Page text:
(This is the transcript from our new video so it may not read as well as a normal blog post would)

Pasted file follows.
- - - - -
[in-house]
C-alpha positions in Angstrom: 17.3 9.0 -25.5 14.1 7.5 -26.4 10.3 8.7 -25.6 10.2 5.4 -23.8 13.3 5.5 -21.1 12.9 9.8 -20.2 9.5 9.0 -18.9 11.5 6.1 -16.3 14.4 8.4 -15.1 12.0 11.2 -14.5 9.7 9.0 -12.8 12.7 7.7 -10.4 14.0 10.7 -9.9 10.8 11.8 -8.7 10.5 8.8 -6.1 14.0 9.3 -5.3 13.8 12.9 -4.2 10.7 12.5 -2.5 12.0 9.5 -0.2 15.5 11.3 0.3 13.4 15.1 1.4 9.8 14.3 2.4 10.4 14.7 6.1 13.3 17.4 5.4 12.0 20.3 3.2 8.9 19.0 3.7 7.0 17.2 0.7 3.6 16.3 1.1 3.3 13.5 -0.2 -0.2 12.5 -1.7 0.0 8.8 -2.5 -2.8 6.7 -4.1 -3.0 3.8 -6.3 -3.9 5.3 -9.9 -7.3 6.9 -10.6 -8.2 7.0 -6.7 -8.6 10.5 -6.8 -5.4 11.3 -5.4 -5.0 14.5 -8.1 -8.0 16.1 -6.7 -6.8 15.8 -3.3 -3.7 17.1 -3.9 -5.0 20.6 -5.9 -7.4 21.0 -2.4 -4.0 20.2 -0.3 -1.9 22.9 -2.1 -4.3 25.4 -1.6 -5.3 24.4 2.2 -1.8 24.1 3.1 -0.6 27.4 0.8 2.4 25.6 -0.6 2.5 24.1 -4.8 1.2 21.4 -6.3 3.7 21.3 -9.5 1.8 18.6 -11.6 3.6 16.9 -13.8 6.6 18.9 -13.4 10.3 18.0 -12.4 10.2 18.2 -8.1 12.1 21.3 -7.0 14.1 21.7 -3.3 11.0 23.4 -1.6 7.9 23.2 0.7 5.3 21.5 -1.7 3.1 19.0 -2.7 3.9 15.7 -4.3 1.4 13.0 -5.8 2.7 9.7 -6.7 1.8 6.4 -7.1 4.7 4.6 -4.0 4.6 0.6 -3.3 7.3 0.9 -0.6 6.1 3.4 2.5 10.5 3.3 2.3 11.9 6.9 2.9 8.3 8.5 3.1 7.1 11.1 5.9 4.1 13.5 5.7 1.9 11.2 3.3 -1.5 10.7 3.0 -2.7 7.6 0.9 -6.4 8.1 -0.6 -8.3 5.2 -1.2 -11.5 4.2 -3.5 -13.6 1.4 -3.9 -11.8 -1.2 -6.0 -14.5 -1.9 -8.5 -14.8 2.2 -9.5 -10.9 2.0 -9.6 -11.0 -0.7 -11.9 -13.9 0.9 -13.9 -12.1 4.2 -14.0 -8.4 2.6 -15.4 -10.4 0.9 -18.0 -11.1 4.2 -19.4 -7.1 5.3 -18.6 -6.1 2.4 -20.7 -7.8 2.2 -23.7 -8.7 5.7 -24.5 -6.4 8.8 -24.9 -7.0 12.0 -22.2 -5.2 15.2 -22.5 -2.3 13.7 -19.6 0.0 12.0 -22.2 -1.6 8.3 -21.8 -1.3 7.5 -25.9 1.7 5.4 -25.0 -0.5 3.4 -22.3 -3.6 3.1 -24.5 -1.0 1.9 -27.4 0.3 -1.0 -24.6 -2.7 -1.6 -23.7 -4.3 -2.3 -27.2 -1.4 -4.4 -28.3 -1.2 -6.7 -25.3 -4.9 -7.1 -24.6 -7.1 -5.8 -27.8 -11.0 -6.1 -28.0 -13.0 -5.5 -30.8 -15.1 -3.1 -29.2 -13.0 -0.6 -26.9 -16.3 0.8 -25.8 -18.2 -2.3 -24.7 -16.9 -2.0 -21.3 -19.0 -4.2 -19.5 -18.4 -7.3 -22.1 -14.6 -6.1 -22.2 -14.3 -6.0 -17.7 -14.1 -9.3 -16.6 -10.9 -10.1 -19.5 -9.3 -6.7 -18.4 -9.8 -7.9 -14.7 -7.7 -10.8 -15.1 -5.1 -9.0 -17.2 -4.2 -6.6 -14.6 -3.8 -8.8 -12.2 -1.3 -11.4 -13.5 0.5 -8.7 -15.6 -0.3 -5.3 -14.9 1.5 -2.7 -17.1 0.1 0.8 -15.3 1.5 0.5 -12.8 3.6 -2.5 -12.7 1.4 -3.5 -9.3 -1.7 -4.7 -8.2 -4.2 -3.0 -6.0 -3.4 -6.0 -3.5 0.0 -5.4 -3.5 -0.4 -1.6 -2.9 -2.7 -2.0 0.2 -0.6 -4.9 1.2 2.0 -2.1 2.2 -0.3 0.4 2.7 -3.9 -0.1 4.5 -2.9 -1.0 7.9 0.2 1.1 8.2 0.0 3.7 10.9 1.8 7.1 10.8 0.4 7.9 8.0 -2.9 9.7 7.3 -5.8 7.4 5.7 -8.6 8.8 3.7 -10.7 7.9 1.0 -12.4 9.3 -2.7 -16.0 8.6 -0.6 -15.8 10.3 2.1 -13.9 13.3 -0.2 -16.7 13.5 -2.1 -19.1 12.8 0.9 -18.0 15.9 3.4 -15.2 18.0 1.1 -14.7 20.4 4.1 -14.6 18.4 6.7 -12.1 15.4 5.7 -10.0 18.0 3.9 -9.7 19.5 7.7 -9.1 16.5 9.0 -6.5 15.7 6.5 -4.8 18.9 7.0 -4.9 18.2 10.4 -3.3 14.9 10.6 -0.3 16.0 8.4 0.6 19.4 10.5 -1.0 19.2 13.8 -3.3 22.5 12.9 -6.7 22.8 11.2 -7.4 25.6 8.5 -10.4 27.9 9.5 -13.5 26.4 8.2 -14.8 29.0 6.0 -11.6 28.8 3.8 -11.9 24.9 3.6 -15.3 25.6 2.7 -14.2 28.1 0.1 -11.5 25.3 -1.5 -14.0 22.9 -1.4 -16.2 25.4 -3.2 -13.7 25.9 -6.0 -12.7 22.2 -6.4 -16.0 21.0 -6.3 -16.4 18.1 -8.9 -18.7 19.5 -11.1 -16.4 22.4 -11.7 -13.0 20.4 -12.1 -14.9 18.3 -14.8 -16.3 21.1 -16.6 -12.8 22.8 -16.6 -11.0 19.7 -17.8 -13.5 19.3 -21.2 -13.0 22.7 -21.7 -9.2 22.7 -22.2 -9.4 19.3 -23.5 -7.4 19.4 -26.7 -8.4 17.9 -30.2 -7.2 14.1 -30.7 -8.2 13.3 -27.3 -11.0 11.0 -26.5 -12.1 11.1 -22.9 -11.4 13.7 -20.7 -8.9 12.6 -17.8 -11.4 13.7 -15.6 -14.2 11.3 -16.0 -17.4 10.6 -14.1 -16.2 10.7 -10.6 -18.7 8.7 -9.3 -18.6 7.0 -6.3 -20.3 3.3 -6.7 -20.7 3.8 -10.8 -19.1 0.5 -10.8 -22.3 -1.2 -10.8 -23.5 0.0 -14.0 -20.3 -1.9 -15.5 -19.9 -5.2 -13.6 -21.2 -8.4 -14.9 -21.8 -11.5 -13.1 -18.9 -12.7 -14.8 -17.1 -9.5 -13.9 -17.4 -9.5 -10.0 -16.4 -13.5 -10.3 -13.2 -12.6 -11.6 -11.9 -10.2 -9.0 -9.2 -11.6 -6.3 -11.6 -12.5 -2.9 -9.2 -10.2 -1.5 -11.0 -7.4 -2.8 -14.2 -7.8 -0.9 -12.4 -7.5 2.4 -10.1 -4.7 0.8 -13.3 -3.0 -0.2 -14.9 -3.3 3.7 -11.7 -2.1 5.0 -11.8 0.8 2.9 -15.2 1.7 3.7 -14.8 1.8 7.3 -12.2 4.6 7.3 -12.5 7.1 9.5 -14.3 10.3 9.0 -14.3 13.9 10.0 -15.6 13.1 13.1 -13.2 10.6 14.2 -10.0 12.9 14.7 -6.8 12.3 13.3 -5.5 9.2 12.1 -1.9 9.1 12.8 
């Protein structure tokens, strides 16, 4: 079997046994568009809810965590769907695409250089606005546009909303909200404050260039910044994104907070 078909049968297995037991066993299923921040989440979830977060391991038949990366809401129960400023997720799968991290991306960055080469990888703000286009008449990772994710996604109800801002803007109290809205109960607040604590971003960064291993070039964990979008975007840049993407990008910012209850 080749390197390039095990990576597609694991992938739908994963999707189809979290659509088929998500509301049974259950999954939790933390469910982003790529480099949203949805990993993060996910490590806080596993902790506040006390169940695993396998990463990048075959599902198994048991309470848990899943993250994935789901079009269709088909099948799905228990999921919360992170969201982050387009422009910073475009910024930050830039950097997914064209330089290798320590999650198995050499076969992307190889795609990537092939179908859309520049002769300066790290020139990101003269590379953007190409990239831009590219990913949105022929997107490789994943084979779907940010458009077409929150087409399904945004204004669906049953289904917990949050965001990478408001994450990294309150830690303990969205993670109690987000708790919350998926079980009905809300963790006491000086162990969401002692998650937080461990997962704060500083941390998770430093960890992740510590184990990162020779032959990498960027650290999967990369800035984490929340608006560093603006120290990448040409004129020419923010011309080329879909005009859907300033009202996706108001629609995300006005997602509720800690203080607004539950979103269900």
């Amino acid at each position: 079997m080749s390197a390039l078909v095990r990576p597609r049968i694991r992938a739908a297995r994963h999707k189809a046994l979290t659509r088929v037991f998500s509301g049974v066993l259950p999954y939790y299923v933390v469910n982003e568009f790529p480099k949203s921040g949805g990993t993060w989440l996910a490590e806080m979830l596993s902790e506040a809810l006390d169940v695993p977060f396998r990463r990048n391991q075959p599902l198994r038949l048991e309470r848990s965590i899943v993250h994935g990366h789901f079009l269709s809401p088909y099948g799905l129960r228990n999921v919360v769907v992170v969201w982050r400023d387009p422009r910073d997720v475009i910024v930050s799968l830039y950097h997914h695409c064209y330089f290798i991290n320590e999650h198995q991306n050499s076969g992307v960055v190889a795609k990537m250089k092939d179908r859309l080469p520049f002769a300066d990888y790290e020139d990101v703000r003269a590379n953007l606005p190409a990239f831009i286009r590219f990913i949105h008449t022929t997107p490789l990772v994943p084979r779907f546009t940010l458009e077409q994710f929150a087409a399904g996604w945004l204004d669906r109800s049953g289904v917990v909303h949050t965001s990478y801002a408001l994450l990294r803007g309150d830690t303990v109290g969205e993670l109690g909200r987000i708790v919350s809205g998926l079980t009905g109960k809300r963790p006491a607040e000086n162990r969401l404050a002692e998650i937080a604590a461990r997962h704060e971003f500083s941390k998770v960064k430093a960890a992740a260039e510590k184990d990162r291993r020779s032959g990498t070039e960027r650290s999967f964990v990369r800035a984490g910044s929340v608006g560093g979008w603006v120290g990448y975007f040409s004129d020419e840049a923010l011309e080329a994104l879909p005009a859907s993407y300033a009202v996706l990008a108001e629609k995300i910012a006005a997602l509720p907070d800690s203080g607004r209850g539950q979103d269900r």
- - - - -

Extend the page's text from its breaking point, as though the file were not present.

– Hi, I’m Joe from Koozai and I’m gonna be talking to you today about how to reduce your bounce rate. Bounce rate is a metric based on the amount of visitors to a site that leave after only viewing one page. Bounce rate isn’t a perfect metric for judging the quality of your content, but if you do see changes year on year or a gradual downward trend over a course of days, weeks or months it might indicate an issue with your content. There’s no such thing as an industry standard for bounce rate or a good bounce rate. Bounce rates will vary based on the industry that your site’s in, the structure of your site and the type of content on the page itself. Regardless, if you are looking to improve your bounce rate here are some tips. Number one, page speed. How many times have you been looking at a website on your phone, maybe on public transport and you’ve navigated away from the page because it’s taking too long to load? Page speed can be a real limiting factor for lots of sites. If you want to assess your page speed, use Goggle’s page speed insights tool or GT metrics. There are lots of other page speed tools out there but these two tend to offer the most detail. Both of these tools will offer you clues as to how you can improve your page speed. If you can’t implement any of the actions that GT metrics or page speed insights suggest, then there are other work-arounds. For example, accelerated mobile pages or AMP pages. These are separate versions of the pages on your site that hosted on Google servers so they load really quickly. Another work-around might bae hosting some of your images on a CDN or a content delivery network. Hosting large files like images on a content delivery network can mean that the pages, overall, load a lot quicker. Number two, limit ads not overlays. Intrusive ads and overlays can be really off-putting for users. Let’s say you land on a page and straight away an interstitial pops up. There’s nothing more annoying when you’re reading a blog post or an article, or looking at a sales page and the content is concealed by ads, interstitials or pop-ups. Many people use pop-ups like subscribe now buttons to increase newsletter sign-ups. This is fine but if you find that your bounce rate has declined since you implemented something like this, you might wanna look at the layout of those pop-ups or when they trigger or the size. Number three, use internal site search. Let’s say a user lands on a page on your website and it’s not exactly the content that they were looking for. Having a clear internal site search function can mean that users stay on your site and quickly find what they want, rather than navigating a way back to Google or even worse, back to a different website. Number four, use clear call to actions. Sometimes when a user visits a page they’re very clear about the action they want to perform. Whether that’s making a purchase, filling in a contact form or subscribing to a newsletter, if this is the case make the call to actions really clear for your users. This might mean having large colourful eye-catching buttons that are above the fold. Number five, format your content in a user-friendly way. If a user navigates to a page and is faced with a large block of plain text, that can be really off-putting. If you have a popular article or blog-post on your site that gets lots of traffic and it’s formatted in this way, then why not consider breaking this up using paragraphs, short sentences and italic and bold text? This makes the content much more engaging and means it’s more likely for the user to carry on and engage with the entire page rather than bouncing away.
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